Yekaterinburg’s controversial Central Stadium opens its gates(VLAD LONSHAKOV/AFP/Getty Images)

Yekaterinburg’s controversial Central Stadium opens its gates

Manuel Veth –

Matchday 24 of the Russian Football Premier League had plenty of highlights. Lokomotiv Moscow lost their bought home game against Amkar Perm, CSKA Moscow and Spartak Moscow blew the title race wide open with their respective wins over Rostov and Tosno. Finally, Fedor Smolov told Krasnodar fans his true opinion after it emerged that he wants to join West Ham United at the end of the season. Among all of those highlights, it can almost be forgotten that the Central Stadium in Yekaterinburg had its first test game ahead of the World Cup.

The Central Stadium in Yekaterinburg had been among Russia’s most controversial stadiums ahead of the World Cup. Planners had chosen to build two temporary stands that extend beyond the façade of the stadium behind each of the goals.

The design of the Central Stadium has meant plenty of criticism both abroad and in Russia. The English speaking press, in particular, has been almost hysterical when it came to reporting about the two temporary stands with one media outlet reporting “Look at this big dumb World Cup Stadium” when highlighting the Yekaterinburg Stadium design. Meanwhile, another English-speaking outlet called the design “bizarre”, and only the Guardian took a measured approach calling Yekaterinburg’s extension from 26,500 to 35,000 seats a “novel” plan.

The Central Stadium – Facts and Fiction

Some of the English media did not even bother to get the actual capacity right with Deadspin suggesting a World Cup capacity of 45,000 seats, which is 10,000 seats above what Yekaterinburg’s Central Stadium will hold throughout the tournament. Furthermore, most of the outlets did not bother to look beyond the two stands.

Fact is that Yekaterinburg’s home team Ural would have a hard time filling out a stadium 35,000 seats. Opening the Central Stadium on Sunday against Rubin Kazan Ural has averaged 5697 visitors per game this season.

FIFA requires that stadiums are tested below the maximum capacity in their first match and, therefore, 18,000 people were allowed inside the stadium against Rubin on Sunday. Hence, although the match was sold out, it would be hard to believe that Ural would be able to fill a 35,000 seat stadium on a regular basis. The temporary stands, therefore, allow the stadium to be reduced to 26,500 seats following the tournament, which will reduce the risk that the stadium will become a white elephant following the tournament.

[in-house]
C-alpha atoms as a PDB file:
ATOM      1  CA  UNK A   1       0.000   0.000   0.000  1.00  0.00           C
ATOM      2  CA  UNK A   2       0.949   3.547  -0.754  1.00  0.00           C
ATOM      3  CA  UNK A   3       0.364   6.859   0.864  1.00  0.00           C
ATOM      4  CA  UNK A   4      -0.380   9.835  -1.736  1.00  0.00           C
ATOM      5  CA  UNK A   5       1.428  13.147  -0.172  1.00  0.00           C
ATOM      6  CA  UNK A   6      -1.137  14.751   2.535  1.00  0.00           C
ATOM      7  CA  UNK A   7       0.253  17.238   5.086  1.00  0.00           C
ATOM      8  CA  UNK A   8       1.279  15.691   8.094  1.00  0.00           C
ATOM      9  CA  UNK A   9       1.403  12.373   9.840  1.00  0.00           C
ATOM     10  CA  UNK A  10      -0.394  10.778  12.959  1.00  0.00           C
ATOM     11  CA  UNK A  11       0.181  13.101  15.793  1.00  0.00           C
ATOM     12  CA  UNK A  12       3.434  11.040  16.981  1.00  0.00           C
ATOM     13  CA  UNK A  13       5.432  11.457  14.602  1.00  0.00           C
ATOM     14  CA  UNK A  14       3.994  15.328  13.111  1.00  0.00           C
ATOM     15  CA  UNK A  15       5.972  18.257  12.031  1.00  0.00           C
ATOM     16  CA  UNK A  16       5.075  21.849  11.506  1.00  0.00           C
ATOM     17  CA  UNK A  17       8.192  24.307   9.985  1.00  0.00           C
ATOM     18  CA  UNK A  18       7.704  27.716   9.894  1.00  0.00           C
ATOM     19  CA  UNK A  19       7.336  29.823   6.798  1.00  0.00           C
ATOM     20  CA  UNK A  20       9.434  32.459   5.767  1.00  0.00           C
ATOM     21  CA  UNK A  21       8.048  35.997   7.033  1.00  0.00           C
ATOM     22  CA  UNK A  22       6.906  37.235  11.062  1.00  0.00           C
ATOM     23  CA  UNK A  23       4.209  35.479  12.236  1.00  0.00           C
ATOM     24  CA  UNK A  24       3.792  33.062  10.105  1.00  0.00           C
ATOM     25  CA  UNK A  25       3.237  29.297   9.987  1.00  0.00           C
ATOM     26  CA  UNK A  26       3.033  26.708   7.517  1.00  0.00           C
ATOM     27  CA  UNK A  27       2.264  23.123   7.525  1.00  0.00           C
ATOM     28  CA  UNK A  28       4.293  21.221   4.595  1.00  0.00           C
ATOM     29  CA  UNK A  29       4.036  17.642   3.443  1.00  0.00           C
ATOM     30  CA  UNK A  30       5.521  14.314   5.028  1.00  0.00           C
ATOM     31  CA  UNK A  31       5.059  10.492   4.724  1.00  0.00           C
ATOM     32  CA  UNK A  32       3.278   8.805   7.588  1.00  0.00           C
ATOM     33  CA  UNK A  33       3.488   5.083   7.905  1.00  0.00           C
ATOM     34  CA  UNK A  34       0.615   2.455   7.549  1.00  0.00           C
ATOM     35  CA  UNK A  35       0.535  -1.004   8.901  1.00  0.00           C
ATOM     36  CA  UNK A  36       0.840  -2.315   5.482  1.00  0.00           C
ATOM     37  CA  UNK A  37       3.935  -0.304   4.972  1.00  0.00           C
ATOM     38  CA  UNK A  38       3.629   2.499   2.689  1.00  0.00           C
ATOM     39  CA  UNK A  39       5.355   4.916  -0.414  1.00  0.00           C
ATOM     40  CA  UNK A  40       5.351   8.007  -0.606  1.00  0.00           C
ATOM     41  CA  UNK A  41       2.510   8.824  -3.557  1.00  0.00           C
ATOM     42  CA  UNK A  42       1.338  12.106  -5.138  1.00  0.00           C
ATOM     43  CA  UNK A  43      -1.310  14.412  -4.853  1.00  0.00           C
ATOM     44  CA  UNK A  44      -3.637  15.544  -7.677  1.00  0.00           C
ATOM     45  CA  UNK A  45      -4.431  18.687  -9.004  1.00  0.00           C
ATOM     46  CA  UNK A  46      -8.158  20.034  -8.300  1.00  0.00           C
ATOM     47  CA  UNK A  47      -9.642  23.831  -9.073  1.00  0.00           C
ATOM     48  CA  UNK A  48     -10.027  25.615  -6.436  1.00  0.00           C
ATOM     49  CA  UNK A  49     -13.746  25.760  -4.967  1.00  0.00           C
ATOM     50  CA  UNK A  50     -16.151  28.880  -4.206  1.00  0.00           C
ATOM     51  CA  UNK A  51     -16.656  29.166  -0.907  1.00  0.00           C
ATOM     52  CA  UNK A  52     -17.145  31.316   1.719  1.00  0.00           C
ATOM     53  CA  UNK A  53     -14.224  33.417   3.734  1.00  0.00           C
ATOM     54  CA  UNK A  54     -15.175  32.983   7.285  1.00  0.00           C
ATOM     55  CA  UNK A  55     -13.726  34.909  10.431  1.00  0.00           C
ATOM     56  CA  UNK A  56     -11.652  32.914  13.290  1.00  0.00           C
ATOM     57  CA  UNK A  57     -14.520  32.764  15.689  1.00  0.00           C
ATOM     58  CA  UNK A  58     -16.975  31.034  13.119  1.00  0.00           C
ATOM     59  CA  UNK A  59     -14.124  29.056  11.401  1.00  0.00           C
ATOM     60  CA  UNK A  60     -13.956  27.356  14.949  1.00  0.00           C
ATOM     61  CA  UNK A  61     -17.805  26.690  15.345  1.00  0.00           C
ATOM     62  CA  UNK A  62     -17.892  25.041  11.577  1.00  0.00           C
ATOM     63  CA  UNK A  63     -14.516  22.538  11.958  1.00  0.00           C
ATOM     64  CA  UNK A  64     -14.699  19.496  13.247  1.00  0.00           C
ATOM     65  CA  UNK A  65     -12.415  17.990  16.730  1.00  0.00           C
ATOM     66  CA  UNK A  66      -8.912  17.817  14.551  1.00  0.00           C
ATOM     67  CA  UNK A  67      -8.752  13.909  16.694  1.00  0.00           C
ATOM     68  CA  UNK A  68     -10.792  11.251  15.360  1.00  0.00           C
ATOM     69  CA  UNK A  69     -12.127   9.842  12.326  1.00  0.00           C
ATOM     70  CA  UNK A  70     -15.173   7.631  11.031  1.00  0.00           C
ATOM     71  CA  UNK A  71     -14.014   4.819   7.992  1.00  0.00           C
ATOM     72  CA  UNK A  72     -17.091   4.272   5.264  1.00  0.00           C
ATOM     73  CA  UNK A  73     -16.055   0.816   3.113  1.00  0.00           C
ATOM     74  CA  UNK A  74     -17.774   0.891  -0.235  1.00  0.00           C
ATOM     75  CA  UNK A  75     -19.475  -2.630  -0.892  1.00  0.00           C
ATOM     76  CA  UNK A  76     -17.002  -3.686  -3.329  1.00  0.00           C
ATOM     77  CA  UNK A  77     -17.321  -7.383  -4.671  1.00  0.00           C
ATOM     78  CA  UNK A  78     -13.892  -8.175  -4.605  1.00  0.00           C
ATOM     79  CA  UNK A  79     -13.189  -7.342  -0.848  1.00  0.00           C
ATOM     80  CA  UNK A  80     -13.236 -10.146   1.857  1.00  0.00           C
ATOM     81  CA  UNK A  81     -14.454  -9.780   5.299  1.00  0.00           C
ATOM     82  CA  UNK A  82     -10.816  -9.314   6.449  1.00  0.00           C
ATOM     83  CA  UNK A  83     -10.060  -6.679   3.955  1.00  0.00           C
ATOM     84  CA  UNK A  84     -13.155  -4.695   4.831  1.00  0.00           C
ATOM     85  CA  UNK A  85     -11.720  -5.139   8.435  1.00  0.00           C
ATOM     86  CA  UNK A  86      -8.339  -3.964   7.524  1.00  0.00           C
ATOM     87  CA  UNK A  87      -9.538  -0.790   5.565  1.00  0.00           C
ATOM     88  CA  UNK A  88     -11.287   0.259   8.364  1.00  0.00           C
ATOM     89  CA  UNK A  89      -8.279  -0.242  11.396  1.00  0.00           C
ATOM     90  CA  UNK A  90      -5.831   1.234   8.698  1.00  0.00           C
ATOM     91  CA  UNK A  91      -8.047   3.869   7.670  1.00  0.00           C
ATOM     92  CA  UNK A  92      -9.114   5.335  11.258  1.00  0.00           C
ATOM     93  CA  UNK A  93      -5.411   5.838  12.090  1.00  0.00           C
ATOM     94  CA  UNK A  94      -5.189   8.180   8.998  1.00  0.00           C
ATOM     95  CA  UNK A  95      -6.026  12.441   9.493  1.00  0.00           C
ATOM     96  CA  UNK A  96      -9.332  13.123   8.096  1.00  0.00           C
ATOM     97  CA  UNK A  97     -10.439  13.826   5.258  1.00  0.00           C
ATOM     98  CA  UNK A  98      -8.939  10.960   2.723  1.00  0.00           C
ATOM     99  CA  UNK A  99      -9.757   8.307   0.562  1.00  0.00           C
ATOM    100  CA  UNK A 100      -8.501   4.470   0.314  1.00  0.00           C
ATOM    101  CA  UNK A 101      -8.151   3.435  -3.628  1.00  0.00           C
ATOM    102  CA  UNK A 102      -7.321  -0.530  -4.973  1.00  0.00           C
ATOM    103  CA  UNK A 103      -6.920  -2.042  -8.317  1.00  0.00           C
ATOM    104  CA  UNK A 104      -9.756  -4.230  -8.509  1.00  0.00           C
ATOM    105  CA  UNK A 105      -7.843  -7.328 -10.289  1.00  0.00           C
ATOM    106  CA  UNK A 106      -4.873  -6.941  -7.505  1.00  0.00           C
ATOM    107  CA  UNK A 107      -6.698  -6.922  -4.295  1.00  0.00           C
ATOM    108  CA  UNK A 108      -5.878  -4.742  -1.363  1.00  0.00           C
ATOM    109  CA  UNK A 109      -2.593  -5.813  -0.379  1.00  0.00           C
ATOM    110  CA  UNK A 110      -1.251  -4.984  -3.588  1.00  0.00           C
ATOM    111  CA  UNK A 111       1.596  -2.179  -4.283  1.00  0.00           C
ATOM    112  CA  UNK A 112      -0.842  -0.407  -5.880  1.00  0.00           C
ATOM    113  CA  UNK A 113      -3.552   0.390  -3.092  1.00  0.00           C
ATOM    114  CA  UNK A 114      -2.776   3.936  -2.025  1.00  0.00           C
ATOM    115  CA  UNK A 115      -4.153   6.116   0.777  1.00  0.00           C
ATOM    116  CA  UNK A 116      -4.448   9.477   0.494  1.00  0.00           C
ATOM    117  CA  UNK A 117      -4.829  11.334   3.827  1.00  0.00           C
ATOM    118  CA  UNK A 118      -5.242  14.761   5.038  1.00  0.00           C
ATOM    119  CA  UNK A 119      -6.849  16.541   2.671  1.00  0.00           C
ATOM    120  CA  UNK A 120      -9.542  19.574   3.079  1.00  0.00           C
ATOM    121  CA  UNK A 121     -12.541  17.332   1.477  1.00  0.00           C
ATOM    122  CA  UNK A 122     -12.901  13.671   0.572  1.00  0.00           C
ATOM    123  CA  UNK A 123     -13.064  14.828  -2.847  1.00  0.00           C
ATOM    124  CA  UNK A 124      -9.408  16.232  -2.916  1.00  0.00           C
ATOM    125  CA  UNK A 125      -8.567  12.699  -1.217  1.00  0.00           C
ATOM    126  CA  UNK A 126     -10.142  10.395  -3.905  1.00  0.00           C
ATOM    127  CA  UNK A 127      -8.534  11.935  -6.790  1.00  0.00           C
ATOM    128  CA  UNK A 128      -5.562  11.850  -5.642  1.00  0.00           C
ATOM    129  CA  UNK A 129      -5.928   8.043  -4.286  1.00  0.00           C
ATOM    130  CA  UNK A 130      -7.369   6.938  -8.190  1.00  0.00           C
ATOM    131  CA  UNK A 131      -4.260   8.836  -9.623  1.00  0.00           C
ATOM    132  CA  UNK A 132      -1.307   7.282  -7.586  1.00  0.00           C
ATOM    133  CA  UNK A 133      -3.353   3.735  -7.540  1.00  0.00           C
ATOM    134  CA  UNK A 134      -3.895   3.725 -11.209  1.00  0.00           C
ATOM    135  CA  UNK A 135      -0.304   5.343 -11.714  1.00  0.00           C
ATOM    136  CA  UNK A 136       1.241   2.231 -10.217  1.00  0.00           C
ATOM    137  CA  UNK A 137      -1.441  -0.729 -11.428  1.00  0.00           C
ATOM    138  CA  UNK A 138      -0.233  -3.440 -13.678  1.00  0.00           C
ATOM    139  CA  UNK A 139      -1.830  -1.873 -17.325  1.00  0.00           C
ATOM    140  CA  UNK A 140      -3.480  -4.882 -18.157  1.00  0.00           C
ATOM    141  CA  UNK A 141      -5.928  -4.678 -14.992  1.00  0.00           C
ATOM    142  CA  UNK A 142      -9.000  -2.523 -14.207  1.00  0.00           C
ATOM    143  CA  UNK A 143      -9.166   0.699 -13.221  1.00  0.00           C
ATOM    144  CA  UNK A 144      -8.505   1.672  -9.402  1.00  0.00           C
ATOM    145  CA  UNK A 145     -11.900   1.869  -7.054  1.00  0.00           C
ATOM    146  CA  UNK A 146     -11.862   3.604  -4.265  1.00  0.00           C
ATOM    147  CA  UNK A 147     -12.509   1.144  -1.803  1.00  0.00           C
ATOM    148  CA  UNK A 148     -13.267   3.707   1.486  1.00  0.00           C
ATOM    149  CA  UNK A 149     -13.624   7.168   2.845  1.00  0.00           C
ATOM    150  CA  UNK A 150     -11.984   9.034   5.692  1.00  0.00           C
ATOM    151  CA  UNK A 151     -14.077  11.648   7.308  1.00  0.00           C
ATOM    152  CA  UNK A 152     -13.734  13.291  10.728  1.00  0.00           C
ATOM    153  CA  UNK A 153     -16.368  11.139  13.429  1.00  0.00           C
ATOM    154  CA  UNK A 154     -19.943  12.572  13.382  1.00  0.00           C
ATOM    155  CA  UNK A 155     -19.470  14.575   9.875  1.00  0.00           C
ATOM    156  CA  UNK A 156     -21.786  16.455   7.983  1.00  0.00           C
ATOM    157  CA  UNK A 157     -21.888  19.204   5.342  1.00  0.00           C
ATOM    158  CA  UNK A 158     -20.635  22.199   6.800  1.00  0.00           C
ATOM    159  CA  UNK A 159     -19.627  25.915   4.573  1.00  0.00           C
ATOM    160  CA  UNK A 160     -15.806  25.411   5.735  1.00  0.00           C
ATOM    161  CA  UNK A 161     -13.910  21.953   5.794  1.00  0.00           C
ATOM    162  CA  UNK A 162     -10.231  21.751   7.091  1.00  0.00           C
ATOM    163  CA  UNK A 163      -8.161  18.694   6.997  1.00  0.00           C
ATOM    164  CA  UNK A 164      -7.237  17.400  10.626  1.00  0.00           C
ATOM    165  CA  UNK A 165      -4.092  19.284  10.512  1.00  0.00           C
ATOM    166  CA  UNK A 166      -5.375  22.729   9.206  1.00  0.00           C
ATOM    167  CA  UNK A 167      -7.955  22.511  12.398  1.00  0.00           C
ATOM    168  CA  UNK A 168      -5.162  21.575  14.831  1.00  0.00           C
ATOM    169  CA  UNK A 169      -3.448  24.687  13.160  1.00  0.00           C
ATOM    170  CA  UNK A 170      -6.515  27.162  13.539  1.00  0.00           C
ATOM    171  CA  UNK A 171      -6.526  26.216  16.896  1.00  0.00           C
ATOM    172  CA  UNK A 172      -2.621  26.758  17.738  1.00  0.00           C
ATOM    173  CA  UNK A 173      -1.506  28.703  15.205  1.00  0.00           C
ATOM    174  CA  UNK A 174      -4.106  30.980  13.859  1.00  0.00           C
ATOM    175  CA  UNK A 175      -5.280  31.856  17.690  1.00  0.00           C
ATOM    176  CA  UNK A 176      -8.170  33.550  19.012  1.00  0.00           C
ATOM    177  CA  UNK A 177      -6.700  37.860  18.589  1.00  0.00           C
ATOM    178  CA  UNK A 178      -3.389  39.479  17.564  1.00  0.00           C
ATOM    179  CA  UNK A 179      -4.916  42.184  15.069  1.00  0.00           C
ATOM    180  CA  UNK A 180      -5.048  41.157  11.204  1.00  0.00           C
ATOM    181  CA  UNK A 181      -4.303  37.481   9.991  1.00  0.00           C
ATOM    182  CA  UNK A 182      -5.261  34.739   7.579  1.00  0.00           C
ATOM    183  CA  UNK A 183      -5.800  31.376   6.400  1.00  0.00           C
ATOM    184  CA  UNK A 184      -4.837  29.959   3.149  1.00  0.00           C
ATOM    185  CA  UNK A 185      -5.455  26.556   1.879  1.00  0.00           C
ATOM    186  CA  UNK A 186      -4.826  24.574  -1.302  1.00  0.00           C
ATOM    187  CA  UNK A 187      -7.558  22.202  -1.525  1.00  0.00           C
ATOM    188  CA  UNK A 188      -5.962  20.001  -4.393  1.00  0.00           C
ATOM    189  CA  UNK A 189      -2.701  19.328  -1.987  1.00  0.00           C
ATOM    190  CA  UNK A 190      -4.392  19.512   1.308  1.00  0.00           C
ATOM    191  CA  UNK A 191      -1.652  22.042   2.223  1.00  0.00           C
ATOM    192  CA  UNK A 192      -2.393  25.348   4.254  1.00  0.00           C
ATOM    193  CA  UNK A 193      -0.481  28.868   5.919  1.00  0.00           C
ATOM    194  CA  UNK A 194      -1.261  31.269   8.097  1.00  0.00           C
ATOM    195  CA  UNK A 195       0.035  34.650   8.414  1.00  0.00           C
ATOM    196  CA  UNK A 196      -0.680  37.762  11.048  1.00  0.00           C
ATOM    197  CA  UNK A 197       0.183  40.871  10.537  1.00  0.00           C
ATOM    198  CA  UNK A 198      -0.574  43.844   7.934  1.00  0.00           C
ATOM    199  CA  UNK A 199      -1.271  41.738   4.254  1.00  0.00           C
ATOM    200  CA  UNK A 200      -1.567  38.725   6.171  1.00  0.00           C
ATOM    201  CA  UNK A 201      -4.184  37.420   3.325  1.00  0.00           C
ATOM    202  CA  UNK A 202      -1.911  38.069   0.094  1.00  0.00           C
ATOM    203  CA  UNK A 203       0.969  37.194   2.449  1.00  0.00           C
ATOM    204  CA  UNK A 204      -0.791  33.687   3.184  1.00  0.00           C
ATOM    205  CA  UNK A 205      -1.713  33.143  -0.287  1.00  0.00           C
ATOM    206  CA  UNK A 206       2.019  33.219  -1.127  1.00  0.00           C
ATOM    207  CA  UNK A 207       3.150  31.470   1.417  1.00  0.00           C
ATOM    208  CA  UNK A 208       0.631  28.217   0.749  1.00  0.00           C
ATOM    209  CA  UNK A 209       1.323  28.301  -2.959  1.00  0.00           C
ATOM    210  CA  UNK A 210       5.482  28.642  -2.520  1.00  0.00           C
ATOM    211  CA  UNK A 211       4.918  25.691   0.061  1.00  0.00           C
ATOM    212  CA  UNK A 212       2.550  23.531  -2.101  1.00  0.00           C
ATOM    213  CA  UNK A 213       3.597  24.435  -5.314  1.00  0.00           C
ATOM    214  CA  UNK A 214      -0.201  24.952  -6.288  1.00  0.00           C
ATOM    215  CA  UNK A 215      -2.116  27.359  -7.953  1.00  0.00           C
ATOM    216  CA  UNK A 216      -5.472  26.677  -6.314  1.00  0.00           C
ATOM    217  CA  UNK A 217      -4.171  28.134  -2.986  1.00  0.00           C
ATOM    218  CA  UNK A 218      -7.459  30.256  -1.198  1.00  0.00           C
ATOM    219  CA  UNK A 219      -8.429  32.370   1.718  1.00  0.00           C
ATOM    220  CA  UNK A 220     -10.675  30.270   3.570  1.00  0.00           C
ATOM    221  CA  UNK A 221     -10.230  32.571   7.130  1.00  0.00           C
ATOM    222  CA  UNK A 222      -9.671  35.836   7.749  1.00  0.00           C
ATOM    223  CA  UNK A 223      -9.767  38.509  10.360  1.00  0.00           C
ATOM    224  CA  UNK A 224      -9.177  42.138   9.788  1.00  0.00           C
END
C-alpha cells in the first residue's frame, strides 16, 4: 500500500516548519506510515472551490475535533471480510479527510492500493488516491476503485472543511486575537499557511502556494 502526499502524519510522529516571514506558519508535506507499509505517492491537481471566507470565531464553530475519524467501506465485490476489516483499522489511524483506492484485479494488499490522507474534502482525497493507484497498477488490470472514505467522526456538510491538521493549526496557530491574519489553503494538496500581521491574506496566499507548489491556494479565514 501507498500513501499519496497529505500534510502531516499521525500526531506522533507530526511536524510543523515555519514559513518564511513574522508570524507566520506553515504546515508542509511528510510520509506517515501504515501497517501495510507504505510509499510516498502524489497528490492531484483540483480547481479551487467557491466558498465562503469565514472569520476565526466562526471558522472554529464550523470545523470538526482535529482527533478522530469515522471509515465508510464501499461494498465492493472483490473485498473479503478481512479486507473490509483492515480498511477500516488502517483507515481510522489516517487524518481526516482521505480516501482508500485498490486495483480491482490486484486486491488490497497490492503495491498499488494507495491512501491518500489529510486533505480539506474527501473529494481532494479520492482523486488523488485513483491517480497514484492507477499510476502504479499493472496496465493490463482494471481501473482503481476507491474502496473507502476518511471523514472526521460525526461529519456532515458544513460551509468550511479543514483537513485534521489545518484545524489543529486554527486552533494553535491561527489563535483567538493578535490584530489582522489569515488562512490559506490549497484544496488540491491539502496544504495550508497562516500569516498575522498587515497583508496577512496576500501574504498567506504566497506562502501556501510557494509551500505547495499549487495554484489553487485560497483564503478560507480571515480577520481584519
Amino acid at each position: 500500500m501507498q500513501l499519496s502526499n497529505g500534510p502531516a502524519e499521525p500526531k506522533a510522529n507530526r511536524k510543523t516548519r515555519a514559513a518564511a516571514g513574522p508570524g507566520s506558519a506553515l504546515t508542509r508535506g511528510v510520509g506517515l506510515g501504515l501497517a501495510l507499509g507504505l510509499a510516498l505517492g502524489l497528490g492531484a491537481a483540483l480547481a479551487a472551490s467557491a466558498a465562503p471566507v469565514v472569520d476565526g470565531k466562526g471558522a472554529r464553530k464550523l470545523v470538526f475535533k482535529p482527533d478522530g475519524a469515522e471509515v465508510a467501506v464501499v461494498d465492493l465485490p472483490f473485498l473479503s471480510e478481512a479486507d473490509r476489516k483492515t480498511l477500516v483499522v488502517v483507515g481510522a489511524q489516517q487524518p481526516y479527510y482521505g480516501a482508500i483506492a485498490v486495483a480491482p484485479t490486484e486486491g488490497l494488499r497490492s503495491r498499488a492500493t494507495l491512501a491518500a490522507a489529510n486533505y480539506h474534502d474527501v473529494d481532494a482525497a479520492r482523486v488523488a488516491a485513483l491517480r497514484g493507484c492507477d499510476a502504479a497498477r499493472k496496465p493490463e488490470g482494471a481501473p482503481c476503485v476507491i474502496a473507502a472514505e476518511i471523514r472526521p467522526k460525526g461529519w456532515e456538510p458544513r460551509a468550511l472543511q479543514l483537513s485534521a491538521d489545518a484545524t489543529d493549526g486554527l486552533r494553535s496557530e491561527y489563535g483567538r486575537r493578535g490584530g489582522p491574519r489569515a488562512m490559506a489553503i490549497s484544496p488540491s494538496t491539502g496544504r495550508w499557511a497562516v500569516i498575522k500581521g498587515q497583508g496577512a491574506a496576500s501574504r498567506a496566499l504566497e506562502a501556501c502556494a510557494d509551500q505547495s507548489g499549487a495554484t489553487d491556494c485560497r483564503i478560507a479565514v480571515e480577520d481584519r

Furthermore, the temporary seating on each end also protects the historical façade of the Central Stadium. Built in 1957 the current design allowed architects to preserve the authentic exterior of the stadium.

The temporary stands will provide an excellent viewing experience

Most importantly, however, the design with the two temporary stands on each end will have no impact on the viewing experience of fans at the tournament as pictures taken from Ural’s first home game attest.

Overall the opening of the Central Stadium in Yekaterinburg was a success. Pictures taken from the game show that the facility is now ready for the World Cup and that visitors will have a great view of the field from all four grandstands. Finally, the design will ensure that the Central Stadium will not become a white elephant after the World Cup as the city will reduce the capacity of the stadium to 26,500 seats, which should be enough to grow the game in the city without putting too much of a burden on Ural following the World Cup.

Manuel Veth is the owner and Editor in Chief of the Futbolgrad Network. He also works as a freelance journalist and among others works for the Bundesliga and Pro Soccer USA. He holds a Doctorate of Philosophy in History from King’s College London, and his thesis is titled: “Selling the People’s Game: Football’s transition from Communism to Capitalism in the Soviet Union and its Successor States,” which will be available in print soon. Originally from Munich, Manuel has lived in Amsterdam, Kyiv, Moscow, Tbilisi, London, and currently is located in Victoria BC, Canada.  Follow Manuel on Twitter @ManuelVeth. Or contact him via email: